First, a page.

Town Sports International: A Case of Overreaction and Opportunity

Last week, Town Sports International (NASDAQ: CLUB) reported better-than-expected 1Q08 results and reaffirmed its full-year outlook, triggering a 26% surge in the share price on Friday. Though we were a bit surprised that management's commentary was as upbeat as it was (we cautioned about the possibility of negative statements regarding local markets in our earnings preview post last week), we remain bullish on Town Sports International's (TSI) long-term prospects as well as the fitness club space as a whole.

The full-year sales guidance range $510-$520M seems reasonable (an 8%-10% increase year-over-year) if comparable club growth can remain in the mid single-digit range for the remainder of the year (a safe assumption given the high proportion of members that are enrolled in a one- or two-year "commit" structure, reliance on electronic transfer to collect dues, and an annual CPI-consistent dues increase to in September). While some analysts have cautioned about increasing cost pressures, we expect operating margins to remain at least flat to last year's 12% range, putting 2008 EPS near the high-end of management's $0.80-$0.84 outlook (not including potential upside from interest expense reductions or share repurchases).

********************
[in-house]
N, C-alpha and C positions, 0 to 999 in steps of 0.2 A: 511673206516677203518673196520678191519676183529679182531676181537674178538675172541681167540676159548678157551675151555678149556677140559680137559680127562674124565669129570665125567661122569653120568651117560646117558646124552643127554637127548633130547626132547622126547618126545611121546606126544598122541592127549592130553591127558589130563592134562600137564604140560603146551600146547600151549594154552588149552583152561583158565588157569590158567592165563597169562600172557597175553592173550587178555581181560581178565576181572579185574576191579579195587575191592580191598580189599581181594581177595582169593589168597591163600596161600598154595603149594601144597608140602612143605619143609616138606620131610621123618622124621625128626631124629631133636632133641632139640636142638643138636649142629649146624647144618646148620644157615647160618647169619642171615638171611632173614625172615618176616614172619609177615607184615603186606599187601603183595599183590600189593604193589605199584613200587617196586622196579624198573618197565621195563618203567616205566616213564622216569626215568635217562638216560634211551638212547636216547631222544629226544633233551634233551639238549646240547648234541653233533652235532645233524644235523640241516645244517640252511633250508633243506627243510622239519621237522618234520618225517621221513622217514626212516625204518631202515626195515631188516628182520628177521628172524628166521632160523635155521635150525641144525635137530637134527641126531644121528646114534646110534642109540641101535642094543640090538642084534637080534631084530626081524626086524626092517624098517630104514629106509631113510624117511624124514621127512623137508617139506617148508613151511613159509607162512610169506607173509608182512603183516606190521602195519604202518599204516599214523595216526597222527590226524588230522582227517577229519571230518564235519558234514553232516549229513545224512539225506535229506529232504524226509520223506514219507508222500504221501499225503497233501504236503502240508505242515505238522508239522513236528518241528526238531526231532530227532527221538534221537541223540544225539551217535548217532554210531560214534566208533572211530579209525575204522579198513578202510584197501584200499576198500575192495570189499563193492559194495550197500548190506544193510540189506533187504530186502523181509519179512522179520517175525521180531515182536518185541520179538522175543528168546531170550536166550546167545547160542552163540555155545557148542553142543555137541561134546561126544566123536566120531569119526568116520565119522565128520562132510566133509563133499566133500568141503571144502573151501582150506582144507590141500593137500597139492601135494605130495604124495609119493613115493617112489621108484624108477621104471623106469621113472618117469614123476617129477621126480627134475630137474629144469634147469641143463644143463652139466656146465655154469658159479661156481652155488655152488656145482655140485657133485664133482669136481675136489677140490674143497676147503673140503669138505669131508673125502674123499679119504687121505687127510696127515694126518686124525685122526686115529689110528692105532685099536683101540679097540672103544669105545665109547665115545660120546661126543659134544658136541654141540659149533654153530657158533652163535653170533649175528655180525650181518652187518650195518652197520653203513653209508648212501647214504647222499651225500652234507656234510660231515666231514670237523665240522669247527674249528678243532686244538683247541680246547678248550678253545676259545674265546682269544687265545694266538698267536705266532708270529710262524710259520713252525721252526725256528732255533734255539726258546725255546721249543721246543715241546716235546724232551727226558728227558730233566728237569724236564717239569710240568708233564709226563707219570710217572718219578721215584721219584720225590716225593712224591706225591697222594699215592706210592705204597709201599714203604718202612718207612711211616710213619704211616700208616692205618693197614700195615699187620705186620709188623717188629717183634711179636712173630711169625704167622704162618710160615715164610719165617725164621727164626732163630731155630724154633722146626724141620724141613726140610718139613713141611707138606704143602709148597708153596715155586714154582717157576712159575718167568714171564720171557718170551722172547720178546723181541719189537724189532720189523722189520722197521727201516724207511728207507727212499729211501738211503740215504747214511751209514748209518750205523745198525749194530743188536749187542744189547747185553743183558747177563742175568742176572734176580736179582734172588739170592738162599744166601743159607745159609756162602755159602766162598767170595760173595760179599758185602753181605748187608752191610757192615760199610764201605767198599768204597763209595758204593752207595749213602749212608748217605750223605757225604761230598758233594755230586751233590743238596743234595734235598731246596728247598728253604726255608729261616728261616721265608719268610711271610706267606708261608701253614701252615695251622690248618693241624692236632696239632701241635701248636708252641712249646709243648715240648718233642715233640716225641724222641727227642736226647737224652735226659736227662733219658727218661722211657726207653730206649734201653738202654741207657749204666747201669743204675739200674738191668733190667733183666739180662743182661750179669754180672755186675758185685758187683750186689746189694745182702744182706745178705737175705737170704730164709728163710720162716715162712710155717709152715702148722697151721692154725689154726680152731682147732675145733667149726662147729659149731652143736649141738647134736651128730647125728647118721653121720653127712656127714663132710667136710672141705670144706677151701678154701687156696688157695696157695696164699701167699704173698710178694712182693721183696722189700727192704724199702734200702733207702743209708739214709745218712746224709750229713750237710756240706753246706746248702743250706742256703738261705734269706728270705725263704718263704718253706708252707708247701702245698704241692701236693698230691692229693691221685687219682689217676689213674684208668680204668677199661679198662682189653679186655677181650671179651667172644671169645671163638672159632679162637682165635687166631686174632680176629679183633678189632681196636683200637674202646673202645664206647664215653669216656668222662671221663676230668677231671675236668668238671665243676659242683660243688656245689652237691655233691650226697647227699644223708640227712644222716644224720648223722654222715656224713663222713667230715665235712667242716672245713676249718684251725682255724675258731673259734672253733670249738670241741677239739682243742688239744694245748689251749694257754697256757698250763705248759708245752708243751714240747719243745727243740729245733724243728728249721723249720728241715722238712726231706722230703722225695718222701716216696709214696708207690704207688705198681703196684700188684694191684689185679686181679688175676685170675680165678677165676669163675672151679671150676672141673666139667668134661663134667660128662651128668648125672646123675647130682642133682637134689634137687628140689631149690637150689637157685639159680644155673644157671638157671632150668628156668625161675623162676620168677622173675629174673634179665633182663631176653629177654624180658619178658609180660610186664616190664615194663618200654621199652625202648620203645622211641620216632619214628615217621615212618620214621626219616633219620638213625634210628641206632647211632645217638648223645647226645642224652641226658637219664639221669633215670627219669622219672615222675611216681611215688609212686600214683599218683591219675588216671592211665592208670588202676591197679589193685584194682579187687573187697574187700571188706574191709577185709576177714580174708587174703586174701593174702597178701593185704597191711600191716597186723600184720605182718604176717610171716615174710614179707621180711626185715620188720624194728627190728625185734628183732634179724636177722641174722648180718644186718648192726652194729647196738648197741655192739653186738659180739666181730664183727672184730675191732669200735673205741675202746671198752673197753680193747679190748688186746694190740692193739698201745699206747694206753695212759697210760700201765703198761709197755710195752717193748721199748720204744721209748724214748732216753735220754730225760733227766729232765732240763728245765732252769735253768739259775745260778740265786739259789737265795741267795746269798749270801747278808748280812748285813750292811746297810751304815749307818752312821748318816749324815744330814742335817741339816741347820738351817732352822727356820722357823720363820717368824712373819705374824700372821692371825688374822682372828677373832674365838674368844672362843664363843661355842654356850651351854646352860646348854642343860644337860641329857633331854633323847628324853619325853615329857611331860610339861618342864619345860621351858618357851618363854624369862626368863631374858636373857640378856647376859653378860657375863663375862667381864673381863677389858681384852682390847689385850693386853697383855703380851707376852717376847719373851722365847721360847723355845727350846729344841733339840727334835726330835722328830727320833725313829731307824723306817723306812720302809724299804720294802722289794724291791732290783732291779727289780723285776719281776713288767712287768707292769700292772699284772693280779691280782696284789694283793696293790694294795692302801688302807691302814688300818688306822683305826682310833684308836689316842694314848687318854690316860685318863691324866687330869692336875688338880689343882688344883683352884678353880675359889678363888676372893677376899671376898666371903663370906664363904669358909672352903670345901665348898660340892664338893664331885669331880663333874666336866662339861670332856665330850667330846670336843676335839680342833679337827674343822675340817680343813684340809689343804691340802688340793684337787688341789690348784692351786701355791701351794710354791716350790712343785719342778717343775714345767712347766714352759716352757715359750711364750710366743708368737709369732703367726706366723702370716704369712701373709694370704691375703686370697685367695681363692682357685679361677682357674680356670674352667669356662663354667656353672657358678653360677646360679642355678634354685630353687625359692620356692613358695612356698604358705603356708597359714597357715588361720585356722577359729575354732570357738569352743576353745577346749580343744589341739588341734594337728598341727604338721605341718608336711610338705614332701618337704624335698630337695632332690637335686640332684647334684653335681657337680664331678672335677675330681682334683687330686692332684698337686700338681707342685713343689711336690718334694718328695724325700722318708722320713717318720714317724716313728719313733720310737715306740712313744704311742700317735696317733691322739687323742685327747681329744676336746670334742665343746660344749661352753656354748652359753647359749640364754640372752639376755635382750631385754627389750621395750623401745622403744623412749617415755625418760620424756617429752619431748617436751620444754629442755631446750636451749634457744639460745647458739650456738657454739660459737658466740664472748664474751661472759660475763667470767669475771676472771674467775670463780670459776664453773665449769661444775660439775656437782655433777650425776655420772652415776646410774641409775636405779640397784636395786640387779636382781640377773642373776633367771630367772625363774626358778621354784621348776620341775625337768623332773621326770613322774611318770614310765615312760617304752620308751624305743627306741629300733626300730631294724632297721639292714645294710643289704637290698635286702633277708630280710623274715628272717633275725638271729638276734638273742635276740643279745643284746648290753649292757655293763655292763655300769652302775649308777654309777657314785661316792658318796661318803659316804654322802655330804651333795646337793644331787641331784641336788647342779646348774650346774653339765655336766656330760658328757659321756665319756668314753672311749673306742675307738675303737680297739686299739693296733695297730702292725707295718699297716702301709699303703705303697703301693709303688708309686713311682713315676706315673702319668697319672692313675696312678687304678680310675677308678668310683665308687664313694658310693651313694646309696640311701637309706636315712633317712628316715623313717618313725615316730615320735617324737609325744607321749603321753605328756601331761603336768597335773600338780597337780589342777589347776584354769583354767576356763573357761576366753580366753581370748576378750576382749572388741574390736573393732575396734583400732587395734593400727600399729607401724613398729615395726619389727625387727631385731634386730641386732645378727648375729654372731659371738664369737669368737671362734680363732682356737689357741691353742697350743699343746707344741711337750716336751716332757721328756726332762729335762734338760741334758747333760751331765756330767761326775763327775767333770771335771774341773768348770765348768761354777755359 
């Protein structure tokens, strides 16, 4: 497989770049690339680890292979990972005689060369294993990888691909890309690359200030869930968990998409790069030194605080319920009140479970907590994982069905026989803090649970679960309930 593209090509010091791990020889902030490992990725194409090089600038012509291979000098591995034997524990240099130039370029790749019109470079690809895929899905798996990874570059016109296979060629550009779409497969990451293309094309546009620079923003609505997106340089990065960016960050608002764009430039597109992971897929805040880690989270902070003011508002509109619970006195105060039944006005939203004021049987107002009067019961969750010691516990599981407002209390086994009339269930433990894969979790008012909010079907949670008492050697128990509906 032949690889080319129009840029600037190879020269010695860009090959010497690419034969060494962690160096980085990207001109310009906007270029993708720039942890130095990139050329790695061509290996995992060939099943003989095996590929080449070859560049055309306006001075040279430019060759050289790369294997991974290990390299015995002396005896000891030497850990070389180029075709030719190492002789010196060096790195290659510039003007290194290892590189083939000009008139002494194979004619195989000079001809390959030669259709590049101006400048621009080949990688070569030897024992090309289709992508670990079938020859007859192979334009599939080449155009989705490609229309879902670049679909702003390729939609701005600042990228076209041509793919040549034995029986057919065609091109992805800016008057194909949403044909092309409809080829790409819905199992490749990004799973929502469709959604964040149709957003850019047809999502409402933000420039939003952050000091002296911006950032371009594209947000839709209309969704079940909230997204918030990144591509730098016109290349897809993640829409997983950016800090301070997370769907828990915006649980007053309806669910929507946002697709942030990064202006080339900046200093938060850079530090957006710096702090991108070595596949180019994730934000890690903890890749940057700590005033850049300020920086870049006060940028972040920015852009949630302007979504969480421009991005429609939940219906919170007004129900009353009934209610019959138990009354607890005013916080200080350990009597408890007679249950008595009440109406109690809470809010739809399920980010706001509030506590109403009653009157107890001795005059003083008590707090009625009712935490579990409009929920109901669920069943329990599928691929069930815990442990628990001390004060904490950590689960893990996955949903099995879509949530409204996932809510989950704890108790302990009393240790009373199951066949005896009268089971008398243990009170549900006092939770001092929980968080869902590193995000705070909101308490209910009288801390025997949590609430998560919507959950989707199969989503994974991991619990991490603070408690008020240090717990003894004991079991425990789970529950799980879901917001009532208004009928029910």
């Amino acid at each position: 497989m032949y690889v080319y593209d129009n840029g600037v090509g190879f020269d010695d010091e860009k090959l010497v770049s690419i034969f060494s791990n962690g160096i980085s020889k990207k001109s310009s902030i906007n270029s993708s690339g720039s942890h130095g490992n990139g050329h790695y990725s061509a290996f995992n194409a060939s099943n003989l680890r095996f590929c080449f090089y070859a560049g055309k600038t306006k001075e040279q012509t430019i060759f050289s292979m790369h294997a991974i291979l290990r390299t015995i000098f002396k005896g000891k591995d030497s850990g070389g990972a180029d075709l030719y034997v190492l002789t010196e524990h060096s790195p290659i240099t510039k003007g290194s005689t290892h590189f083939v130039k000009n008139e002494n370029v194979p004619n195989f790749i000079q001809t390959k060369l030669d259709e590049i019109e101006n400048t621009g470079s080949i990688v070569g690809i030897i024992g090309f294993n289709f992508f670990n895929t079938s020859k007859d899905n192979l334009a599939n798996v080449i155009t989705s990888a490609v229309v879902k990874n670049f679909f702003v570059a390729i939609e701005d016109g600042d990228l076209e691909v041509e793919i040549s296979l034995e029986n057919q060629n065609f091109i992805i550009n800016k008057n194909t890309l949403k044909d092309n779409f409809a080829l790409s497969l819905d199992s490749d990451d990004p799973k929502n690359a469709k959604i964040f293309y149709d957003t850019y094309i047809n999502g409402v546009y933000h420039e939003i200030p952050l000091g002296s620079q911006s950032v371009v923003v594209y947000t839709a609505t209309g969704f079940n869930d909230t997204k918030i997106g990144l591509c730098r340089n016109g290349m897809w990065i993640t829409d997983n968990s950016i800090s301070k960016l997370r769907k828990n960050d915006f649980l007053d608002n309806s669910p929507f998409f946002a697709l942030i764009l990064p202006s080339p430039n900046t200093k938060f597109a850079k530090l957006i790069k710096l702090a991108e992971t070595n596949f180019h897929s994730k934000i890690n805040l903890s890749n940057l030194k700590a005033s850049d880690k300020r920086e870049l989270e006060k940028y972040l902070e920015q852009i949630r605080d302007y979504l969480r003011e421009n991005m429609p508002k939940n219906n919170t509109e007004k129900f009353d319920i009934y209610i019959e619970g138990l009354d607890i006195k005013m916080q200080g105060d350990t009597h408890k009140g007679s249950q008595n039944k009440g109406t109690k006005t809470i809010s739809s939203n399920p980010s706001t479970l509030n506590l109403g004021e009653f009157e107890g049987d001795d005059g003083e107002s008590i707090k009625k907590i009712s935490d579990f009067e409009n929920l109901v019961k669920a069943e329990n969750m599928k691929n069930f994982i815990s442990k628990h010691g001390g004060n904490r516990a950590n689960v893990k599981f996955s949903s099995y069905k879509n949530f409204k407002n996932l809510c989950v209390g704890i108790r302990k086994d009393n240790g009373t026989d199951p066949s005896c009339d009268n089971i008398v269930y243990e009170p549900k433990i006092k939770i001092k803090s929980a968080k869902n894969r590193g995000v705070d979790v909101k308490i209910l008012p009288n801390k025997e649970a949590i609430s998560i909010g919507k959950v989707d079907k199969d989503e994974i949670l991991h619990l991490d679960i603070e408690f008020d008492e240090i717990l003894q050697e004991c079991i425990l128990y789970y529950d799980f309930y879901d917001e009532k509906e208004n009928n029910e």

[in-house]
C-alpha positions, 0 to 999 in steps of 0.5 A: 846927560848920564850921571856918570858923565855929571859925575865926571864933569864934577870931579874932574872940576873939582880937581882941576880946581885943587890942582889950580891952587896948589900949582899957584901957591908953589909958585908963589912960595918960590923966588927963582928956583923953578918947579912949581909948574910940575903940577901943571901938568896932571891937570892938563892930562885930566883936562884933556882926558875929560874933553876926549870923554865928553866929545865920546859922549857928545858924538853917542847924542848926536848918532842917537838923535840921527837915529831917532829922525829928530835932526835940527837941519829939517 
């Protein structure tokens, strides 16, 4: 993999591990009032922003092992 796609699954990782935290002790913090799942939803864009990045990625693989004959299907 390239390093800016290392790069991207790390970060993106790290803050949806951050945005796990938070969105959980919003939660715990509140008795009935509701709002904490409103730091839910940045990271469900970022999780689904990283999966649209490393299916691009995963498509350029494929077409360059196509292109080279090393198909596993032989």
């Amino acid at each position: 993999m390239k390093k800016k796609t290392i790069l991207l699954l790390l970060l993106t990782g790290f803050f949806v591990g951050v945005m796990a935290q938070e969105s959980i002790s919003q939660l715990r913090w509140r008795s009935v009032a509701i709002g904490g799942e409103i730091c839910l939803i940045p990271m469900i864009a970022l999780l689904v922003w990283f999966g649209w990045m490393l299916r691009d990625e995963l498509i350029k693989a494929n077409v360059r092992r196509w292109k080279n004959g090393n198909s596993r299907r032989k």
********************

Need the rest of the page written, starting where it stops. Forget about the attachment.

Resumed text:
Generally speaking, we believe TSI provides far more resiliency than most consumer discretionary stocks (i.e., retailers) due to (1) the subscription nature of membership packages; (2) solid, predictable club-level returns on invested capital; (3) margins that are greatly amplified by economy of scale benefits; (4) opportunities to double the club count in existing markets; and (5) relatively stable major market economies. In simpler terms, we believe extended membership structures will continue to generate stable revenue streams (aided by an increasing number of consumers that consider memberships a necessity rather than a discretionary expense), existing markets provide ample organic growth potential, and the regional clustering strategy limits competitive pressures and provides several levers (ability to overlap personnel, reduced hours of operation at some locations) to mitigate operating cost inflation.

However, TSI's stock has been anything but stable over the past twelve months, going from a high of $22 this time last year (a forward P/E of about 21x, excluding one-time items) to a low of $6 in April (a forward P/E of about 7x). Admittedly, the stock price decline was not completely unfounded - management warned about slowing membership growth at mature clubs on its 3Q07 conference call in November, there were reports of surging unemployment among NYC's financial firms (a key component of TSI's organic growth is corporate membership partnerships), CEO Bob Giardina left the company, and there was the threat of increasing competition in local markets - not to mention the slowdown in consumer discretionary spending. Moreover, there is a general stigma among institutional investors regarding fitness clubs due to the downfall and eventual bankruptcy of Bally Total Fitness.